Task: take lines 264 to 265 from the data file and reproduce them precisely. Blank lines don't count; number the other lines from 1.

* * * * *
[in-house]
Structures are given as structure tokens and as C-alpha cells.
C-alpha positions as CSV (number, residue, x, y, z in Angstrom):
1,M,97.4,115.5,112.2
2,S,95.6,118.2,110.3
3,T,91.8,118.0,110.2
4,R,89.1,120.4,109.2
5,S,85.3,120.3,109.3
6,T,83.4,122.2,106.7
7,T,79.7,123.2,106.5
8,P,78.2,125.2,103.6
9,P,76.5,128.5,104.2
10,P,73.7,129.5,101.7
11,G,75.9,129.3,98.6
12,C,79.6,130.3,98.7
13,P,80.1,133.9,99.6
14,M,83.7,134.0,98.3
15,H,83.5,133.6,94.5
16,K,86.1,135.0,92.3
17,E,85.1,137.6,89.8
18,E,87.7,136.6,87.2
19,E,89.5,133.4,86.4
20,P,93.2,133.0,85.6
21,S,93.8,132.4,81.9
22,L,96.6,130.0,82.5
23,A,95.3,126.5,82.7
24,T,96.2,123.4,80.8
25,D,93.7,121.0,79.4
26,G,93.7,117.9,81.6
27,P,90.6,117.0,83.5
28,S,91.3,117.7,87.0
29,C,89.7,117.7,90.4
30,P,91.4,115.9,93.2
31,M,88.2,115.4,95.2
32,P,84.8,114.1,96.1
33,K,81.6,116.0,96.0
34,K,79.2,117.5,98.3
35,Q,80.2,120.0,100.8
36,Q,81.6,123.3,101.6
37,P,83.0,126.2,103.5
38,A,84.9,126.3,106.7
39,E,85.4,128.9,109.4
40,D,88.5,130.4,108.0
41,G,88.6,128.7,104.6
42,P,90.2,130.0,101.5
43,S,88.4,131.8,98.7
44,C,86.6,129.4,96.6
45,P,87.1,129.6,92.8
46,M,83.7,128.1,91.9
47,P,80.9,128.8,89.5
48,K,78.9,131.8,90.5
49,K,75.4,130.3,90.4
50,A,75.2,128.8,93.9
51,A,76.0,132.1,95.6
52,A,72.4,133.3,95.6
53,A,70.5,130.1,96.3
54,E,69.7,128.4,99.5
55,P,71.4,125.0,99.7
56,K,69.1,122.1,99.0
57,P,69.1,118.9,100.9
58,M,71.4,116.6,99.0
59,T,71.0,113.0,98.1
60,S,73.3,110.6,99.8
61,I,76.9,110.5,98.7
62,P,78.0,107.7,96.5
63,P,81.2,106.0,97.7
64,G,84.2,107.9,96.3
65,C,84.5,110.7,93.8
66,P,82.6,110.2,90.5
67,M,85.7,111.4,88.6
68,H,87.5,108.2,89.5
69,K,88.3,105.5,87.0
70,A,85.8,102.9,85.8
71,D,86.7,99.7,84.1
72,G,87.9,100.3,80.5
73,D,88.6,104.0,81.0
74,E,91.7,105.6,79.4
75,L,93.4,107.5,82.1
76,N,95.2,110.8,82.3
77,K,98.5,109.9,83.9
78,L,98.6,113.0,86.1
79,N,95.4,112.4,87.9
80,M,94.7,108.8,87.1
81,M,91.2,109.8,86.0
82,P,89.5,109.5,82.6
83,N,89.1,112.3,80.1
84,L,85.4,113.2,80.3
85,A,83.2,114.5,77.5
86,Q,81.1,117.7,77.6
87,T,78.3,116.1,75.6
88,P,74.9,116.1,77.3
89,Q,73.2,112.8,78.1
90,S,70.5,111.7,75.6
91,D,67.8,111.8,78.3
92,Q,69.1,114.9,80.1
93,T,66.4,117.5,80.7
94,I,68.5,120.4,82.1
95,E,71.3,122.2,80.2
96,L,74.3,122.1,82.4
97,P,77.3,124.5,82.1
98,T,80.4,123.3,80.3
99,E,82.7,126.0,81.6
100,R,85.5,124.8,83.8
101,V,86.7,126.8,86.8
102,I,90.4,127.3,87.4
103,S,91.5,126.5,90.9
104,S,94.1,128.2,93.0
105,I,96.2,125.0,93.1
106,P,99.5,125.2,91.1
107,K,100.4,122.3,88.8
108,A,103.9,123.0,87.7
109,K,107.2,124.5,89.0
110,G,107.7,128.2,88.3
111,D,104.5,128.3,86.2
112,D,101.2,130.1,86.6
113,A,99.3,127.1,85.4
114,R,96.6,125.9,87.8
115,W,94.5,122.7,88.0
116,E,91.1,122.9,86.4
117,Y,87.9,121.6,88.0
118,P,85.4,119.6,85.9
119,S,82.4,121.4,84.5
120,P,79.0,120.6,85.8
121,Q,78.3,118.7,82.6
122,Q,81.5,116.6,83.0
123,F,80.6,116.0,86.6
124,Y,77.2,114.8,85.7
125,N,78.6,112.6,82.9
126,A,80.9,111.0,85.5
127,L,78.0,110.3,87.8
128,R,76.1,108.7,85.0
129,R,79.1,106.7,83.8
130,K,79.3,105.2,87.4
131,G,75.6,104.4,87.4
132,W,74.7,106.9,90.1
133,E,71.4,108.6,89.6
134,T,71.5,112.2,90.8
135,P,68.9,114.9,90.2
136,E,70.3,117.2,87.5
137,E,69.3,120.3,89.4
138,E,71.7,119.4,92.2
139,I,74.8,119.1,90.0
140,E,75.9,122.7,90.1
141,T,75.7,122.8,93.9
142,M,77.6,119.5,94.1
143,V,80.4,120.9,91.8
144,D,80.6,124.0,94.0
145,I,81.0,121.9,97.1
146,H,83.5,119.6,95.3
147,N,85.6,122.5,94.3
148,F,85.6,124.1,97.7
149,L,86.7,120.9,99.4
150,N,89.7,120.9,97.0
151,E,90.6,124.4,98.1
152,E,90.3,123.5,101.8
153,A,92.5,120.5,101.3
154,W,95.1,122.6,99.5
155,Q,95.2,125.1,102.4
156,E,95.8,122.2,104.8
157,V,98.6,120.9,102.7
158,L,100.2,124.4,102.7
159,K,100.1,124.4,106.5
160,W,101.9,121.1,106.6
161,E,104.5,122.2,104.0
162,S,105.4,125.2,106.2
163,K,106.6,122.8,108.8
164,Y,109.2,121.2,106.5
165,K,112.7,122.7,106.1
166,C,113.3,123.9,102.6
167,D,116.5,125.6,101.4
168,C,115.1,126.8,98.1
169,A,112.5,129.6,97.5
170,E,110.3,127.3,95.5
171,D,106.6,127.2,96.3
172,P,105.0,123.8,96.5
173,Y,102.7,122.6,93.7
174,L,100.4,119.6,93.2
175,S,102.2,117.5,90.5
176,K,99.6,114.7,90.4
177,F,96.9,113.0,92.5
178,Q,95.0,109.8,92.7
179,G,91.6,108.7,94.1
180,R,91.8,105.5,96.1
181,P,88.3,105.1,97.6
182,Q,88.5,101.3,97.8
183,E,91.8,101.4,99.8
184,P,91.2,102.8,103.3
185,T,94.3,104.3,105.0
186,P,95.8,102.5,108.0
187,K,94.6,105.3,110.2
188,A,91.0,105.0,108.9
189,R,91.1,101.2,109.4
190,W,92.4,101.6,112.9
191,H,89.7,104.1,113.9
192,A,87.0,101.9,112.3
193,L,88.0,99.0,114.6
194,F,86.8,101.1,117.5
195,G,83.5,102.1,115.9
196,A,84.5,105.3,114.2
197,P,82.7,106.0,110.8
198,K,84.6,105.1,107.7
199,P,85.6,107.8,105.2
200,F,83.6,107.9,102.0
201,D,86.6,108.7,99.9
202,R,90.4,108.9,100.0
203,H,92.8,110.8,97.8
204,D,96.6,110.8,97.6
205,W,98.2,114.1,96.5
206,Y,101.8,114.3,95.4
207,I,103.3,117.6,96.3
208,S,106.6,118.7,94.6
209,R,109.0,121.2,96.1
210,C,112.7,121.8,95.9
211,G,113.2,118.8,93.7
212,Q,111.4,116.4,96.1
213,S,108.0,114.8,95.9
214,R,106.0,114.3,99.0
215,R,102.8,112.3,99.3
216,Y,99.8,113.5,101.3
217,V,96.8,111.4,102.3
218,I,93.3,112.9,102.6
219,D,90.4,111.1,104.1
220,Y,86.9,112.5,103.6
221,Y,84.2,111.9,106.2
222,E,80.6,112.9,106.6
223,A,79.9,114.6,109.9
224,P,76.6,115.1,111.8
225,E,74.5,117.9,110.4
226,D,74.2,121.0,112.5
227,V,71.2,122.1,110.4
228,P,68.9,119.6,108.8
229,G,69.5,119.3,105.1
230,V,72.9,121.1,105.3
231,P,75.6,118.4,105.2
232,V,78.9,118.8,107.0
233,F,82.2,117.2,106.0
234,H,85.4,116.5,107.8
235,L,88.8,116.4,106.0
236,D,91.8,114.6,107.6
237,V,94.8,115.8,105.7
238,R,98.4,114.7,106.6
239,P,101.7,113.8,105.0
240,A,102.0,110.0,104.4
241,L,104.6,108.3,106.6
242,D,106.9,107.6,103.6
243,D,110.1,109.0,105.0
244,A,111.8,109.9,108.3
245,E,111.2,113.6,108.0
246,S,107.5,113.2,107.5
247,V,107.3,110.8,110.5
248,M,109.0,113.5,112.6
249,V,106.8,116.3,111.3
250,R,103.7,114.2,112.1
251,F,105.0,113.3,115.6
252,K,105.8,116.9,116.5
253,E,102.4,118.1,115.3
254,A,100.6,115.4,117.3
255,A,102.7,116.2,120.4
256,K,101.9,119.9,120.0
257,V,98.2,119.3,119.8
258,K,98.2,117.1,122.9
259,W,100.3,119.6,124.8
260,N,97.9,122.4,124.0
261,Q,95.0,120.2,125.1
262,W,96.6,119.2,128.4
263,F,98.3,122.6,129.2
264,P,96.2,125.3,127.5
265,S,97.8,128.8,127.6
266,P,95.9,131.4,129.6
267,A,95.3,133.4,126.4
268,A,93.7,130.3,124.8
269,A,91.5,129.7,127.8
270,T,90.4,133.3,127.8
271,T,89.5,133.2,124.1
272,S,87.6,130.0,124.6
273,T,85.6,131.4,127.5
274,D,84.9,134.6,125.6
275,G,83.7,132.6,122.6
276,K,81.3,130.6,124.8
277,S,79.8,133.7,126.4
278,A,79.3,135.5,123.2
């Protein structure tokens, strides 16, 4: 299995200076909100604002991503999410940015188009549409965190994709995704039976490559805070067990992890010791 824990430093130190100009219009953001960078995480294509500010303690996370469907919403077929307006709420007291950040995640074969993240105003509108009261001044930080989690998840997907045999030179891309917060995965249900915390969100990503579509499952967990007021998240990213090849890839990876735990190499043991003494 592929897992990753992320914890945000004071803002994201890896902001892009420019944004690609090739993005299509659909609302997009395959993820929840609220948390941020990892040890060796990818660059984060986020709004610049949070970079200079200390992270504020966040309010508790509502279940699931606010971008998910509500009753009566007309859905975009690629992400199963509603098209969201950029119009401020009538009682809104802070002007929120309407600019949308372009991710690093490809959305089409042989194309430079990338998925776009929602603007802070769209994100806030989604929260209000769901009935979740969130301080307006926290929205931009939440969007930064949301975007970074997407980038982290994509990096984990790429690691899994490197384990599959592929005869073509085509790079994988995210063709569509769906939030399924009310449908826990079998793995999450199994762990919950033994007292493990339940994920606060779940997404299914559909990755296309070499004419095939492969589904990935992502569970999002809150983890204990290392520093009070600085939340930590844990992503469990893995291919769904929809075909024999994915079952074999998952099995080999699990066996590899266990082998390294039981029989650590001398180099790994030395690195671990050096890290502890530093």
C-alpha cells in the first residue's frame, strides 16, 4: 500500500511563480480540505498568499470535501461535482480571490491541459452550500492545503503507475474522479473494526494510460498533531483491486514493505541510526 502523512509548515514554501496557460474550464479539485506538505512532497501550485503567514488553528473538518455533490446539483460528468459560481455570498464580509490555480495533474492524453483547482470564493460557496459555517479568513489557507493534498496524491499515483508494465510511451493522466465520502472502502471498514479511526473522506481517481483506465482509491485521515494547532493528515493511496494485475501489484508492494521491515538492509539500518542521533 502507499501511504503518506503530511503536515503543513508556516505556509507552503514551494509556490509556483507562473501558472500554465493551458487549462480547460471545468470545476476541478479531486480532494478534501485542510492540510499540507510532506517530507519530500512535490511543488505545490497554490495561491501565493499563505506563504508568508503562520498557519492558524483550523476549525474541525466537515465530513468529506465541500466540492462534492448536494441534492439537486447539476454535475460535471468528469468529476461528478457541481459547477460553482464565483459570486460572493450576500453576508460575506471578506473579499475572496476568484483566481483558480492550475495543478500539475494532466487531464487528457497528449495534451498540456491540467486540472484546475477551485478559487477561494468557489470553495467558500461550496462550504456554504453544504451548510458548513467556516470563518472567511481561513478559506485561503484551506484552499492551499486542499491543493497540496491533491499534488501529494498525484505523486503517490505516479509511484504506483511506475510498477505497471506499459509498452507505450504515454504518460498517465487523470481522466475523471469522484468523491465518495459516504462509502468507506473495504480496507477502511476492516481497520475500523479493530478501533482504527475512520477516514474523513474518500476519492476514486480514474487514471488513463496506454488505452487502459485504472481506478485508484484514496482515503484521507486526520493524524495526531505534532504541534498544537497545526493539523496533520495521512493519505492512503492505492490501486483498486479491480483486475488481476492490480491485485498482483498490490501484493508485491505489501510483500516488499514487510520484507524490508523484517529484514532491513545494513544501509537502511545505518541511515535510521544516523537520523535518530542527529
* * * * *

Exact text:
261,Q,95.0,120.2,125.1
262,W,96.6,119.2,128.4